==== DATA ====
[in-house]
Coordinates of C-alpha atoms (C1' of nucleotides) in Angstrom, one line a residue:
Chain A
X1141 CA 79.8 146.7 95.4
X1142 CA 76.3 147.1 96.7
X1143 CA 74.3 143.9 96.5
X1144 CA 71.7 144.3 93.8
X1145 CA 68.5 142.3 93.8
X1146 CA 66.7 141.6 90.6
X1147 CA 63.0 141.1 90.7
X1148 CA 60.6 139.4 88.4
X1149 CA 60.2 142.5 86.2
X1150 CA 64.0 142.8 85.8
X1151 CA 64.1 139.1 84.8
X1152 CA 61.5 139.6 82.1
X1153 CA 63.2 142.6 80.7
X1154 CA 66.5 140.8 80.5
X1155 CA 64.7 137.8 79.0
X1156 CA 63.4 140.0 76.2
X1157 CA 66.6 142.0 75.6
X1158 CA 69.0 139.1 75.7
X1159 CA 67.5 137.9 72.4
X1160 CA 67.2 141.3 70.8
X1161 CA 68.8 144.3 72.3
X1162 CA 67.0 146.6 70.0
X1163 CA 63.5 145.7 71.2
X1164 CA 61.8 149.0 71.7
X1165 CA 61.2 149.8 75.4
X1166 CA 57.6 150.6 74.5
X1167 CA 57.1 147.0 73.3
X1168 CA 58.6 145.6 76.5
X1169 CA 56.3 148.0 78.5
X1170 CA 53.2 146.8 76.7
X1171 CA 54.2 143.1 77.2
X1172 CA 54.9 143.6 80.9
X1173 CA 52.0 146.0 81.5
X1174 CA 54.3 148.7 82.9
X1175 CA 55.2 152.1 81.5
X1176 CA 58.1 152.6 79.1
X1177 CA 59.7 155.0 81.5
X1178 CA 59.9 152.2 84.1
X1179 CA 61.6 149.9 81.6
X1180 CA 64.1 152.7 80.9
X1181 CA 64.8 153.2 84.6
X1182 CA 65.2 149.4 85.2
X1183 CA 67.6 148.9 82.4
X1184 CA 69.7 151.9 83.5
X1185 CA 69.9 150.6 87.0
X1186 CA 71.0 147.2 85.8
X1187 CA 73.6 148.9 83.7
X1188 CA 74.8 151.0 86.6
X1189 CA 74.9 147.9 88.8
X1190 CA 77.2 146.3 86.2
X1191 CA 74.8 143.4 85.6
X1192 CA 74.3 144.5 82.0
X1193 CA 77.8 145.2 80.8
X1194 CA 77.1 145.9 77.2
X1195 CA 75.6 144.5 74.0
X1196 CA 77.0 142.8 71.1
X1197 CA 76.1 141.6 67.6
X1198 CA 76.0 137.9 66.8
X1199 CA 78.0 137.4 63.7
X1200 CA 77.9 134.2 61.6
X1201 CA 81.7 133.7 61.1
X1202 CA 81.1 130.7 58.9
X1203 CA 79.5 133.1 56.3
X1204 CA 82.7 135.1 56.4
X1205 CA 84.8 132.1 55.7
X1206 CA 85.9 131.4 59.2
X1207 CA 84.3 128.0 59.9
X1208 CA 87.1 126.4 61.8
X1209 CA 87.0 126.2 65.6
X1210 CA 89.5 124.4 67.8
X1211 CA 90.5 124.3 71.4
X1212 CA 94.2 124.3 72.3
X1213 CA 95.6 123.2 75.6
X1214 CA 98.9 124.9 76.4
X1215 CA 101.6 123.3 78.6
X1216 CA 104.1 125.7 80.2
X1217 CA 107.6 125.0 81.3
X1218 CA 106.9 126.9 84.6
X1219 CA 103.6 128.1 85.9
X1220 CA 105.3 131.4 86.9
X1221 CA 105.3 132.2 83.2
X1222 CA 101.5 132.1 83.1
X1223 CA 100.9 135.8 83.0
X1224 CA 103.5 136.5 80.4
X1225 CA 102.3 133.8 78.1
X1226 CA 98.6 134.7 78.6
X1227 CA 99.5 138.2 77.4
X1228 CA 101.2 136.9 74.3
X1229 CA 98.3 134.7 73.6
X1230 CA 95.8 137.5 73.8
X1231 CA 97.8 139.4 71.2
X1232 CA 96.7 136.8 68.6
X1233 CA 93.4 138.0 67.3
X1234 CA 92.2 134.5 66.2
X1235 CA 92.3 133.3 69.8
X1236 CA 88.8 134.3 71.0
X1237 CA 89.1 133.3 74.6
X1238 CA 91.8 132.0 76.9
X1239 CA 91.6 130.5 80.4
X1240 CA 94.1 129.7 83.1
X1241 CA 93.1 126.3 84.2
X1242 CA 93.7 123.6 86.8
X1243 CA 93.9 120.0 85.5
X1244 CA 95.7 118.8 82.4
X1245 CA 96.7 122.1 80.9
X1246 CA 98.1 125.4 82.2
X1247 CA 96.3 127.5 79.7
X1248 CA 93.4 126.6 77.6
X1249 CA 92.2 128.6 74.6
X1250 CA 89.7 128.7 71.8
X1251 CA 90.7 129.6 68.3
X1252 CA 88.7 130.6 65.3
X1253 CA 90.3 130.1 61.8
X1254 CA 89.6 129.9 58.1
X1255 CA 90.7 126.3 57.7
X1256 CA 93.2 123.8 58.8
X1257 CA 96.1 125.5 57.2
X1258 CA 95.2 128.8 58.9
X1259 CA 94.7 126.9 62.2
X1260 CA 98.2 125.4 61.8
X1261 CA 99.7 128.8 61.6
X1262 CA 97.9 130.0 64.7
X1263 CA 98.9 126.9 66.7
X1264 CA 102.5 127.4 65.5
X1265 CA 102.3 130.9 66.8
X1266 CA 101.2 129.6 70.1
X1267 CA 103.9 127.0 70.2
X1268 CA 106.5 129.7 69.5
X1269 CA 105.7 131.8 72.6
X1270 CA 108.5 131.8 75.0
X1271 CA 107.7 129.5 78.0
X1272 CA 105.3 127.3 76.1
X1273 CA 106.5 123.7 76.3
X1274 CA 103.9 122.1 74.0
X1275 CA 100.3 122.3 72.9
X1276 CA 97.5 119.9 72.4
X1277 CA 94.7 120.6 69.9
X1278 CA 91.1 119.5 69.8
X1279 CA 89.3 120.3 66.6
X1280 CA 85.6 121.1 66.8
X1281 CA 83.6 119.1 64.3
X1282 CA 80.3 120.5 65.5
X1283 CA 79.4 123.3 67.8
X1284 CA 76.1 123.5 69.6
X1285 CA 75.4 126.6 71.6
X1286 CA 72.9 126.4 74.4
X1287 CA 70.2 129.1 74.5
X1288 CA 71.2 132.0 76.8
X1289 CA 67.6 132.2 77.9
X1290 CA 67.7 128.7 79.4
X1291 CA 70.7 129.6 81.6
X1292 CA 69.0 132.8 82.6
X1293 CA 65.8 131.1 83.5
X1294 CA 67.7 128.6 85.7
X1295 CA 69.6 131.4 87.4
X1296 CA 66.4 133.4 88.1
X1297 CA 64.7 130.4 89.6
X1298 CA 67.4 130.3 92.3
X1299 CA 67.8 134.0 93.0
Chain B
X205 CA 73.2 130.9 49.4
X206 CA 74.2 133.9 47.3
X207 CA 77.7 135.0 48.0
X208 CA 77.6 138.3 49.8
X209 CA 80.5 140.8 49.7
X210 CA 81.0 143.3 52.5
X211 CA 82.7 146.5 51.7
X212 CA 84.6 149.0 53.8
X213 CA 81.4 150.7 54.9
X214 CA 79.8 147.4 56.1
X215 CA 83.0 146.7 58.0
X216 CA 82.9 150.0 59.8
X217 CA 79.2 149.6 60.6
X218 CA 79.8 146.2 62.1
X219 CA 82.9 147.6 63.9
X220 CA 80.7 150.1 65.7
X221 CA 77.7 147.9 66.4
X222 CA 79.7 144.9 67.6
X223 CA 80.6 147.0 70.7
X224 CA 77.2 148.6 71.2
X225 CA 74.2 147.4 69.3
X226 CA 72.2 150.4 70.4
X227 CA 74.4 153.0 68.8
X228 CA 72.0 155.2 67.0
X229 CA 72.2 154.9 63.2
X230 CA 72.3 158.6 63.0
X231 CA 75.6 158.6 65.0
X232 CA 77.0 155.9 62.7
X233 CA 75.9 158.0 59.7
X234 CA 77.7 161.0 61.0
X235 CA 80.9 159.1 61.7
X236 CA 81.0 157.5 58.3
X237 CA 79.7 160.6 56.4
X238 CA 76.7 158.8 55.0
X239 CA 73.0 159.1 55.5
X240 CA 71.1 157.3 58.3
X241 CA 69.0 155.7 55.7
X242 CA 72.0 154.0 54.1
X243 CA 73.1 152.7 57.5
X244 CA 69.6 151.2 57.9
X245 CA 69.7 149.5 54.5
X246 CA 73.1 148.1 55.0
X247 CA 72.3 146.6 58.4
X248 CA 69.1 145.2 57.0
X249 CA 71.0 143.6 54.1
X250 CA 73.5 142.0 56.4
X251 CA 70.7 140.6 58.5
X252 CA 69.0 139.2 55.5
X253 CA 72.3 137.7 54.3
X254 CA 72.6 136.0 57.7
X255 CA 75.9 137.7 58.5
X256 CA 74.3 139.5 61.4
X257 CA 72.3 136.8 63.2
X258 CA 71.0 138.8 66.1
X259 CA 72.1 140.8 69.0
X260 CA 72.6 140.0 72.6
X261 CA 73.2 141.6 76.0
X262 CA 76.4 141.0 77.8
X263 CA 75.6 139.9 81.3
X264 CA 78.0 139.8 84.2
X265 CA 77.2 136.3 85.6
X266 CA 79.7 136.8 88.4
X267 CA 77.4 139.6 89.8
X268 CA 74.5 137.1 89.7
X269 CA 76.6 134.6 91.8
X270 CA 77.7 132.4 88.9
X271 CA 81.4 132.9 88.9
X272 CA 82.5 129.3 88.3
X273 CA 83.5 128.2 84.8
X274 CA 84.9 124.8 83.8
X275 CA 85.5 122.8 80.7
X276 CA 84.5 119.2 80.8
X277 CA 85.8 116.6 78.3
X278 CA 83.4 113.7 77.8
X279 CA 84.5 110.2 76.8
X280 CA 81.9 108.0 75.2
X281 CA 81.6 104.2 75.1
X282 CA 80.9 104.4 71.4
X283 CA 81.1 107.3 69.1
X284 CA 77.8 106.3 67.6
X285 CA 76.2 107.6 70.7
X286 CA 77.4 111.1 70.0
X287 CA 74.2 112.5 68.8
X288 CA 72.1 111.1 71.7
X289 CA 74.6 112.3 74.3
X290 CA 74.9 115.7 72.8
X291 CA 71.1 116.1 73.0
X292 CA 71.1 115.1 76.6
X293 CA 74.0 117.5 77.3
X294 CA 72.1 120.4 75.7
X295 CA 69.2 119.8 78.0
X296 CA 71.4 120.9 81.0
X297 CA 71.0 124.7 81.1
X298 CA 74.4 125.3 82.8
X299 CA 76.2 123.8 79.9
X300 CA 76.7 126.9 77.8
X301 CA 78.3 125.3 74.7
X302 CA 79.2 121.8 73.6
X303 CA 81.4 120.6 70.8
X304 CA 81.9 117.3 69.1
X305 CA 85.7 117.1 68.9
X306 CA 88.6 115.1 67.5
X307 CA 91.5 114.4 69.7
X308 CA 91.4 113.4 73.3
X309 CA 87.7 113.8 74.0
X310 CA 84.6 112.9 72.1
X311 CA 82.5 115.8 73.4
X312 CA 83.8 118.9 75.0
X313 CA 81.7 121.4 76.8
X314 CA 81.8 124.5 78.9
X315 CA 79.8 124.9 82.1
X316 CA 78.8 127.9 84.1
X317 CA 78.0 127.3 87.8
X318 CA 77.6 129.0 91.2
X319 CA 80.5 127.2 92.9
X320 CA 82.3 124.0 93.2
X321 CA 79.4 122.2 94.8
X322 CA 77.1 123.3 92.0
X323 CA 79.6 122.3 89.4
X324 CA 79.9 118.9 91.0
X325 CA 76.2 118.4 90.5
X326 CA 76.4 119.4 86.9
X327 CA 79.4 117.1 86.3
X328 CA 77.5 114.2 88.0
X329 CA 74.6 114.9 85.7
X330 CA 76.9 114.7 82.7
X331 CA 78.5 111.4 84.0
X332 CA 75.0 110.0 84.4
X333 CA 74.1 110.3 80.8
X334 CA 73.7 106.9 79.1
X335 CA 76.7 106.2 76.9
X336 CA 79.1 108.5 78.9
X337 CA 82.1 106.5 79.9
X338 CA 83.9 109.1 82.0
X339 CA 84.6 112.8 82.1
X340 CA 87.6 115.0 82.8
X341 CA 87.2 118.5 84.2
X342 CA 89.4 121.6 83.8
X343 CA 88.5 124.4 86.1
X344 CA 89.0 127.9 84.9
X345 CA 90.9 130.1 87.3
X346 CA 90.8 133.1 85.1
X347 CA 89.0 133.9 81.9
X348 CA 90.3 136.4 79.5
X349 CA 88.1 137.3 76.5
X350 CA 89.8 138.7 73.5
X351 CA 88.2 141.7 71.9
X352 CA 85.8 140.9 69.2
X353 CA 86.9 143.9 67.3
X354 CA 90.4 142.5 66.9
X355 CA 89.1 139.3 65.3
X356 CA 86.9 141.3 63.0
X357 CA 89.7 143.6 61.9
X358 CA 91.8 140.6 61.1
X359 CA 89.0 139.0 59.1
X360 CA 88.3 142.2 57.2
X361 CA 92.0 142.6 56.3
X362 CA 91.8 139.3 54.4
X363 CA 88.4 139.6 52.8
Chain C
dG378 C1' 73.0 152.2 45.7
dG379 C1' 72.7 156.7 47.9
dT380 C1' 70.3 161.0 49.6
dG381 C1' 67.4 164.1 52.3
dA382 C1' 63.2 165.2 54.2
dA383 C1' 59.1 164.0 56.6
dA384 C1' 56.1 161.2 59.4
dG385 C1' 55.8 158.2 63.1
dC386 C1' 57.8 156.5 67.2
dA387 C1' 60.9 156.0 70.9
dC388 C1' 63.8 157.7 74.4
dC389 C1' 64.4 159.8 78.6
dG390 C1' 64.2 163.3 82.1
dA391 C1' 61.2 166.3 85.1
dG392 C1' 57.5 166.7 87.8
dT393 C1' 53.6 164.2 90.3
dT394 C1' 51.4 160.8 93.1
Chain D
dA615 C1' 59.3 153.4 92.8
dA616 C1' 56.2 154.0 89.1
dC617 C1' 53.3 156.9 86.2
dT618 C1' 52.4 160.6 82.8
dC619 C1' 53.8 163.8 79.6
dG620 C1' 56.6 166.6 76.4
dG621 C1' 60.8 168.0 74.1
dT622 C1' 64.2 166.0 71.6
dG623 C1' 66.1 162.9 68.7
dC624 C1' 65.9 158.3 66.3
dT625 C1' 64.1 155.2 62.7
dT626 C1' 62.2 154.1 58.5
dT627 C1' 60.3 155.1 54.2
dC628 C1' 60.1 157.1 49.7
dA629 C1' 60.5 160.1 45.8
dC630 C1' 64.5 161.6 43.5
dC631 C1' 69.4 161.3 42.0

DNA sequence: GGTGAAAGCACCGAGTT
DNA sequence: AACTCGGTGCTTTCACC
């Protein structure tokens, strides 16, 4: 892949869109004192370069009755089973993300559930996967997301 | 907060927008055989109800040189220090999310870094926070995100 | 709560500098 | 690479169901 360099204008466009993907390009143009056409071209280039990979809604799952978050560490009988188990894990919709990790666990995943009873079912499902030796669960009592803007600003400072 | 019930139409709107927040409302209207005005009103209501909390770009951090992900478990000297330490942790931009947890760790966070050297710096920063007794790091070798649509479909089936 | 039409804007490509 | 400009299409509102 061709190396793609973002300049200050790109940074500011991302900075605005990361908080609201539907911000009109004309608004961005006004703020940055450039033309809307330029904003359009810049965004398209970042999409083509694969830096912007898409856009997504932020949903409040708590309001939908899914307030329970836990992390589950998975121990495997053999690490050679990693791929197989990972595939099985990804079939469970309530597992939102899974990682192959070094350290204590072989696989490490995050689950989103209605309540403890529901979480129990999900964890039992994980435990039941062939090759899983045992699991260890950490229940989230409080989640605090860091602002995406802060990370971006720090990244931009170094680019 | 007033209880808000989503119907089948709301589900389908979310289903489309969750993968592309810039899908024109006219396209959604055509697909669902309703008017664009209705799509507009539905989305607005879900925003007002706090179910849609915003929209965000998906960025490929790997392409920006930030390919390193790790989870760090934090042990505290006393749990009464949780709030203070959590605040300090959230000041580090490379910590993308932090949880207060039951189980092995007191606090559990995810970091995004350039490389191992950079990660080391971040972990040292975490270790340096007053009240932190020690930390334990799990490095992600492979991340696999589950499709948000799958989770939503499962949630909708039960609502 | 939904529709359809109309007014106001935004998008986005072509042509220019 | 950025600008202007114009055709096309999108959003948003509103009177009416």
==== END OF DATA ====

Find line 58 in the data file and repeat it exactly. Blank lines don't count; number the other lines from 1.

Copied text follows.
X1195 CA 75.6 144.5 74.0